SDS’s Impact on the Storage Landscape; Interview with Nexenta Chairman and CEO, Tarkan Maner, Part 2
In the last 12-18 months, software-only software-defined storage (SDS) seems to be on the tip of everyone’s tongue as the “next big thing” in storage. However, getting some agreement as to what features constitute SDS software, who offers it and even who competes against who, can be a bit difficult to ascertain as provider allegiances and partnerships quickly evolve. In this second installment of my interview series with Nexenta’s Chairman and CEO, Tarkan Maner, he provides his views into how SDS software is impacting the competitive landscape, and how Nexenta seeks to differentiate itself.
Tarkan: There are three categories of companies. One is storage vendors that take an old school approach with legacy systems and hardware appliances that have some storage software. Although they call themselves software-defined storage (SDS), at the end of the day, the customer buys a box.
A second category is the companies that come from old legacy storage resource management (SRM) and storage virtualization worlds. Although there are some great companies, who have done some great things, their solutions are a little bit more static and the way they deliver software-defined storage isn’t as pure software.
Then the third category is true software-only software-defined storage. These are companies that are 100 percent software companies. Their software runs on any infrastructure, on any server, on any flash, and can integrate with any kind of a stack.
Nexenta’s software-defined storage runs with Red Hat, Canonical, Docker, VMware, Citrix, and Microsoft. We also work with VMware hand-in-hand as partners in the marketplace. Rather than being a software defined storage solution for a specific stack, our vision is a much more expansive, open one.
Our vision is keeping our software-defined storage platform truly independent. Nexenta is the only private company with a customer base of almost 6,000 customers with a very large partner base and OEM relationships that can deliver on any stack, on any server, any disk. That’s our differentiation from the rest of the world.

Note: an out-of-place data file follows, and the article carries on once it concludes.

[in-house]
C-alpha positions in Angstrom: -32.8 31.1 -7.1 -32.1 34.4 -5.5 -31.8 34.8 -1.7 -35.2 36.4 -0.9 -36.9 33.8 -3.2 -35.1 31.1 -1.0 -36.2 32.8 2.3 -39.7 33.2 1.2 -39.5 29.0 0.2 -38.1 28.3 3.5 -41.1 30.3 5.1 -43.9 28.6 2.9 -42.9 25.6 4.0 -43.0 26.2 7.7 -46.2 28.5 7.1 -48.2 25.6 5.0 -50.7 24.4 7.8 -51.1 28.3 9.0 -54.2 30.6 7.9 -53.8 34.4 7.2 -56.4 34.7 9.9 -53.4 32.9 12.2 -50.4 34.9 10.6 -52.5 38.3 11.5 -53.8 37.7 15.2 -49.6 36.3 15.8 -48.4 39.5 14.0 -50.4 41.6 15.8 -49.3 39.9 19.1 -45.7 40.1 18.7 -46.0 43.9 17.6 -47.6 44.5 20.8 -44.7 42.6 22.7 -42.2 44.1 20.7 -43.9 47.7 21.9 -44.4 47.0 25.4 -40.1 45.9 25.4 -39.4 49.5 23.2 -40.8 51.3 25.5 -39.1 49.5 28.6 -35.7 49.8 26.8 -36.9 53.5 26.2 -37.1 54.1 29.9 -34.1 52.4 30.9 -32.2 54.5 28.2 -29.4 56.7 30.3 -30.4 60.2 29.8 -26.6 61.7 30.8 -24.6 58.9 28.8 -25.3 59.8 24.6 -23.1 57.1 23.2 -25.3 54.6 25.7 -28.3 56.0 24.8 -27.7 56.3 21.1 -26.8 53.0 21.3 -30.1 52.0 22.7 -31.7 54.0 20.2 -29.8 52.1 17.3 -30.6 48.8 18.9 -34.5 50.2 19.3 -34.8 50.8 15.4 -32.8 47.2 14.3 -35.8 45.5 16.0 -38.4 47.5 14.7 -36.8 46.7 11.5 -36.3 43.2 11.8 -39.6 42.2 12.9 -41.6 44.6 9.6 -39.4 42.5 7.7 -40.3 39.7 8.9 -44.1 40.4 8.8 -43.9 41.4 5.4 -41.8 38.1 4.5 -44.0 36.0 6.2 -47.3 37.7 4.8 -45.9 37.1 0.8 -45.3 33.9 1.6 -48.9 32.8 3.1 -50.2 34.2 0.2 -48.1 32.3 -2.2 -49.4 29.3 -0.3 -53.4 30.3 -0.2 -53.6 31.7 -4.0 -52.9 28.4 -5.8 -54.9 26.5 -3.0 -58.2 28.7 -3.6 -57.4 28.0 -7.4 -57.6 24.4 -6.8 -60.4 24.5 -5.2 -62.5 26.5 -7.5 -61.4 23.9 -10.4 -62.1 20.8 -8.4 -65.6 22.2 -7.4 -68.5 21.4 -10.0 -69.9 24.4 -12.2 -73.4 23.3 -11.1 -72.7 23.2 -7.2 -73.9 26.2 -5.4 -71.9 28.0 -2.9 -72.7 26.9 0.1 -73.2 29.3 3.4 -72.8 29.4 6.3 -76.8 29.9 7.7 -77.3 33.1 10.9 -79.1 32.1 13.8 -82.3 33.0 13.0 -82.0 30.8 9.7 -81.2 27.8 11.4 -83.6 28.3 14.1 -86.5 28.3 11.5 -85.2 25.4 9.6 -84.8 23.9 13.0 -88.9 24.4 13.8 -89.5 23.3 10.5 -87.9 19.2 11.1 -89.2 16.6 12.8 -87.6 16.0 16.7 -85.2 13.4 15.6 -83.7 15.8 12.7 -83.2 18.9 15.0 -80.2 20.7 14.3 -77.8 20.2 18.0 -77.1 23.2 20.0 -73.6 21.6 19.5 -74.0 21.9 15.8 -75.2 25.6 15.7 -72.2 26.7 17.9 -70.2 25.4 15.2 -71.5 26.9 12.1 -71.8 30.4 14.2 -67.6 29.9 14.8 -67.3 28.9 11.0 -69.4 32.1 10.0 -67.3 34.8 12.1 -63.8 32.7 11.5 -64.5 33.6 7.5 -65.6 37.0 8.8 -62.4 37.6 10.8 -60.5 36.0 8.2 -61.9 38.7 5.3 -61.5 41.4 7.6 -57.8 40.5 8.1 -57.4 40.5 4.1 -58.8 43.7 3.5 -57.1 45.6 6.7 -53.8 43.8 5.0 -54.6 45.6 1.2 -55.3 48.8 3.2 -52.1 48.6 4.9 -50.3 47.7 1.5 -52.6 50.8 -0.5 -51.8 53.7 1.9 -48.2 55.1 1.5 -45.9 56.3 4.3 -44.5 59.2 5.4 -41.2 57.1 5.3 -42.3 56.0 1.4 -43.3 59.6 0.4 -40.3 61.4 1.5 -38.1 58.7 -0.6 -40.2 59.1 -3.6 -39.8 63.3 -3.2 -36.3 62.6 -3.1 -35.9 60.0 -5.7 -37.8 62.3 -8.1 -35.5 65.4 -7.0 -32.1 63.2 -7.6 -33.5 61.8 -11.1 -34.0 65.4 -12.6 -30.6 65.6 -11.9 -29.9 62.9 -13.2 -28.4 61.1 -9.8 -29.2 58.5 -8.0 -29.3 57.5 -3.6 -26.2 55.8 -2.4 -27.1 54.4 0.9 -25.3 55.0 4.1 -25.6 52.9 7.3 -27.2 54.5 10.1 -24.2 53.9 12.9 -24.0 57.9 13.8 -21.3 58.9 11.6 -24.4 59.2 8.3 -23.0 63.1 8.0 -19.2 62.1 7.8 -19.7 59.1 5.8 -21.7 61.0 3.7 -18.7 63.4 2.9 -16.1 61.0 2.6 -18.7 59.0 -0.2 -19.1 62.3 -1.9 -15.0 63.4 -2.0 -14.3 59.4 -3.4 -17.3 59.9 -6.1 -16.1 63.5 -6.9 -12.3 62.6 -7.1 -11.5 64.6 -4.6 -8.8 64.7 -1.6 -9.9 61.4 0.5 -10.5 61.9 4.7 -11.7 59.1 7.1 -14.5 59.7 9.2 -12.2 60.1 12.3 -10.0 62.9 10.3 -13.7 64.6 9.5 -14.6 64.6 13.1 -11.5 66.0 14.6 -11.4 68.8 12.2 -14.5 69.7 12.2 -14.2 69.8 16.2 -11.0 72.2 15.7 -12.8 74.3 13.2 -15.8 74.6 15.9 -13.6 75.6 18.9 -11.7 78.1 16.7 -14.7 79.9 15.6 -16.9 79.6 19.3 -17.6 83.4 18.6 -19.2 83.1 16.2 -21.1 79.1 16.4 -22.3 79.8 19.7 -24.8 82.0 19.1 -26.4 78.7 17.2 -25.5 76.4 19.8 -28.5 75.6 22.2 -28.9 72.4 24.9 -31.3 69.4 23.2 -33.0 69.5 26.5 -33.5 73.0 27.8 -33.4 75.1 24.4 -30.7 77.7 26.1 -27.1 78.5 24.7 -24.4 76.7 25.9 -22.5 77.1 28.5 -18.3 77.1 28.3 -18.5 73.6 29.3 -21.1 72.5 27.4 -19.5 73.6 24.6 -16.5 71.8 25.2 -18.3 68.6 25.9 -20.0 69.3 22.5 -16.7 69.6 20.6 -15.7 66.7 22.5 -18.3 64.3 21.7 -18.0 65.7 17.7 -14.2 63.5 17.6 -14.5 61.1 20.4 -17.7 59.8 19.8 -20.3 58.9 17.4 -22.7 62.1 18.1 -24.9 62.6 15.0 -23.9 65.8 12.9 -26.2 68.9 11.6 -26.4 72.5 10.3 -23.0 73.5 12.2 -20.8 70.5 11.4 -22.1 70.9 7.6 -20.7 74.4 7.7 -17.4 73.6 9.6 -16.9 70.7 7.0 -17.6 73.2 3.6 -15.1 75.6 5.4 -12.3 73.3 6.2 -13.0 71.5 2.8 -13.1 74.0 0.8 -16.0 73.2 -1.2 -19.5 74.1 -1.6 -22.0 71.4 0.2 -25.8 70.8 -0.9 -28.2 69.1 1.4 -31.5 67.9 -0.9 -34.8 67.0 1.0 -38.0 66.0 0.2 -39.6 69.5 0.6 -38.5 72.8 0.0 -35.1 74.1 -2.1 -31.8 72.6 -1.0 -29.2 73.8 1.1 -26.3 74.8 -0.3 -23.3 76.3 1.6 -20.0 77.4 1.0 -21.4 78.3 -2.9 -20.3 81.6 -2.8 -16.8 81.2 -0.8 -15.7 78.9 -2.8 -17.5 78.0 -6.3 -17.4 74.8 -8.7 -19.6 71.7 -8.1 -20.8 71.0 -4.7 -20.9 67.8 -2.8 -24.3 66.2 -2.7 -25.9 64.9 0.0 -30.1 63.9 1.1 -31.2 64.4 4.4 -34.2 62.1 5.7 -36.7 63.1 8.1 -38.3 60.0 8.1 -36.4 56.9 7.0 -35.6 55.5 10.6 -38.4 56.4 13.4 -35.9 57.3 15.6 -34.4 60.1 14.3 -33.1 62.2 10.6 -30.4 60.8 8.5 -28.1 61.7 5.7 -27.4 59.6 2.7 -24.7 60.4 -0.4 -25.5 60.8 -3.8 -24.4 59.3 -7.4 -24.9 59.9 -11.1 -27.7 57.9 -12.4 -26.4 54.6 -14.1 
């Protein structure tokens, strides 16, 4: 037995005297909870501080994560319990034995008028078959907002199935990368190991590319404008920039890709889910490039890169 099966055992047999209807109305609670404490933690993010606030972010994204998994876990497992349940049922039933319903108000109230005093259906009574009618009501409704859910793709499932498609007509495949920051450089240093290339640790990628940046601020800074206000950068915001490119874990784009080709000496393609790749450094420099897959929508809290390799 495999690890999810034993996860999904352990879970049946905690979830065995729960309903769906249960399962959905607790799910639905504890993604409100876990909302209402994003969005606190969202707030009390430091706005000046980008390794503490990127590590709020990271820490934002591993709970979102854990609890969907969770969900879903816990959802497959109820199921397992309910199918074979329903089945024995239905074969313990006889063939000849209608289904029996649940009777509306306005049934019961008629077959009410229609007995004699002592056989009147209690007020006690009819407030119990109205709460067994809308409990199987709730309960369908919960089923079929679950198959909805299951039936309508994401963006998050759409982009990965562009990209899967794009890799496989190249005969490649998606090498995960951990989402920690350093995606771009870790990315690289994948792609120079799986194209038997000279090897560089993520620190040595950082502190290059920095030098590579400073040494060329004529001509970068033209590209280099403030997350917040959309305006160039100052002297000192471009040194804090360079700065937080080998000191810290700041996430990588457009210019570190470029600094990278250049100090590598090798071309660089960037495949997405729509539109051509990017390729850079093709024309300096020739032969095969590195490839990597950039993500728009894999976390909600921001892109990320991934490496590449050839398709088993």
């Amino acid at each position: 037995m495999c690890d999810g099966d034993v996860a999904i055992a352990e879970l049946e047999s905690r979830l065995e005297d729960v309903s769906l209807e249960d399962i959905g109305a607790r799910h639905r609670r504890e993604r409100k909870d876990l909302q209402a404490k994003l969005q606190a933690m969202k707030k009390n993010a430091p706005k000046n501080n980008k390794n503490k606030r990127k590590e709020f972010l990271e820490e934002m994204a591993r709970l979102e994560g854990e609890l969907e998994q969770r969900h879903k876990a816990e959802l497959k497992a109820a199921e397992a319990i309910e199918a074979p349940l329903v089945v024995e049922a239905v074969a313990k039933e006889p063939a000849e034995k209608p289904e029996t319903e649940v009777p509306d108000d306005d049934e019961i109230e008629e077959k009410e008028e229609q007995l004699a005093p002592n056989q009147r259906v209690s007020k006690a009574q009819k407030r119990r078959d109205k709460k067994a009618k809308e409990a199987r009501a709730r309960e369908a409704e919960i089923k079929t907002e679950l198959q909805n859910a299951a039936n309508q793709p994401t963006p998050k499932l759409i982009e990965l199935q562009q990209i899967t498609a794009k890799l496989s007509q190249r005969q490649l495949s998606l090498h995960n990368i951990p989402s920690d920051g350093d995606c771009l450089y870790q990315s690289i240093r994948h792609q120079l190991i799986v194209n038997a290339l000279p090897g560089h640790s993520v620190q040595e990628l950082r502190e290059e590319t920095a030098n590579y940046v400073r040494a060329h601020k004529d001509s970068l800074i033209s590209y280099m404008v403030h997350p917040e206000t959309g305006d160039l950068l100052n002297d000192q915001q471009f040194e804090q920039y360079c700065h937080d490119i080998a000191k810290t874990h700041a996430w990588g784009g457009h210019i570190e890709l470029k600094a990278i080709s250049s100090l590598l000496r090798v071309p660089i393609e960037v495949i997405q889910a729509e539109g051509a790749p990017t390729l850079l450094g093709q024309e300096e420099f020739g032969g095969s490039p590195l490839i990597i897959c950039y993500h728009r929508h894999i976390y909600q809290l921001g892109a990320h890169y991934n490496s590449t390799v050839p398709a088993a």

Jerome: What challenges does that create for you?
Tarkan: We are still a small company, although we are growing at a healthy rate, (with 80-plus gross margins,) we still fight a big fight with very large vendors. Some of these large companies might see open source as a little niche play. But let me tell you, we have a strategic solution supporting a lot of our partner systems like server vendors, disk vendors, flash vendors, and cloud platform vendors. Our open model is expansive; but, at the same time, is very open and aggressive in the marketplace through our partnerships.
Ultimately, our customers tell us this is the way to go. That is the reason we are not shooting for the sun but for the Milky Way. Hopefully we are going to minimally end up at Mars, not in San Carlos.
In Part 1 of this interview series, Tarkan provides his definition of Software-Defined Storage (SDS) and then calls out storage providers for holding their customers hostage with overpriced and inflexible storage solutions.
In the next and final installment in this interview series, Tarkan elaborates on how SDS is moving up to host more tier one applications.